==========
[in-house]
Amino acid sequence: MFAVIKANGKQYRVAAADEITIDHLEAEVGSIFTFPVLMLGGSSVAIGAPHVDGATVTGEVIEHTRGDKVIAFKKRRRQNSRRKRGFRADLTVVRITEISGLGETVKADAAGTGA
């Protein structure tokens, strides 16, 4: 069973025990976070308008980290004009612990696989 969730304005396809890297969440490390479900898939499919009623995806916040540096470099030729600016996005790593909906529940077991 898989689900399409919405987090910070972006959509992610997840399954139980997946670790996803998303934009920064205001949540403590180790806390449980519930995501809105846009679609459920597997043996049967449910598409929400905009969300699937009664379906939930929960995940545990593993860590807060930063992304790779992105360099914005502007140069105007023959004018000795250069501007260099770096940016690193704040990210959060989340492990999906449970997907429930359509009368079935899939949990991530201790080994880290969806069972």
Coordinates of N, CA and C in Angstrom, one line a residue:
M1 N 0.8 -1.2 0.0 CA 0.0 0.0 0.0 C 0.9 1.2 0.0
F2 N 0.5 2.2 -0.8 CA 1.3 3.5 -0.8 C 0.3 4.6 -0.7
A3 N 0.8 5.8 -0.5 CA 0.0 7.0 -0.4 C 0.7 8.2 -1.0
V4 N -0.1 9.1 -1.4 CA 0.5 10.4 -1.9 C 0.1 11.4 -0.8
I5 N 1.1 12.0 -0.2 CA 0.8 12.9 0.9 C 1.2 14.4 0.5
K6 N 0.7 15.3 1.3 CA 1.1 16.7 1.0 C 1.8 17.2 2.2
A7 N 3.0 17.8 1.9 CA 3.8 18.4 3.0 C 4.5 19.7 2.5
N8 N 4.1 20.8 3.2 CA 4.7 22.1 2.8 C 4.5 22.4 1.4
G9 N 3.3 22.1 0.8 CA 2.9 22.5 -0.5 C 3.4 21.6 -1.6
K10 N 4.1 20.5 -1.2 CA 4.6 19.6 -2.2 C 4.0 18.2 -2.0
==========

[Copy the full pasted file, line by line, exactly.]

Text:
[in-house]
Amino acid sequence: MFAVIKANGKQYRVAAADEITIDHLEAEVGSIFTFPVLMLGGSSVAIGAPHVDGATVTGEVIEHTRGDKVIAFKKRRRQNSRRKRGFRADLTVVRITEISGLGETVKADAAGTGA
């Protein structure tokens, strides 16, 4: 069973025990976070308008980290004009612990696989 969730304005396809890297969440490390479900898939499919009623995806916040540096470099030729600016996005790593909906529940077991 898989689900399409919405987090910070972006959509992610997840399954139980997946670790996803998303934009920064205001949540403590180790806390449980519930995501809105846009679609459920597997043996049967449910598409929400905009969300699937009664379906939930929960995940545990593993860590807060930063992304790779992105360099914005502007140069105007023959004018000795250069501007260099770096940016690193704040990210959060989340492990999906449970997907429930359509009368079935899939949990991530201790080994880290969806069972």
Coordinates of N, CA and C in Angstrom, one line a residue:
M1 N 0.8 -1.2 0.0 CA 0.0 0.0 0.0 C 0.9 1.2 0.0
F2 N 0.5 2.2 -0.8 CA 1.3 3.5 -0.8 C 0.3 4.6 -0.7
A3 N 0.8 5.8 -0.5 CA 0.0 7.0 -0.4 C 0.7 8.2 -1.0
V4 N -0.1 9.1 -1.4 CA 0.5 10.4 -1.9 C 0.1 11.4 -0.8
I5 N 1.1 12.0 -0.2 CA 0.8 12.9 0.9 C 1.2 14.4 0.5
K6 N 0.7 15.3 1.3 CA 1.1 16.7 1.0 C 1.8 17.2 2.2
A7 N 3.0 17.8 1.9 CA 3.8 18.4 3.0 C 4.5 19.7 2.5
N8 N 4.1 20.8 3.2 CA 4.7 22.1 2.8 C 4.5 22.4 1.4
G9 N 3.3 22.1 0.8 CA 2.9 22.5 -0.5 C 3.4 21.6 -1.6
K10 N 4.1 20.5 -1.2 CA 4.6 19.6 -2.2 C 4.0 18.2 -2.0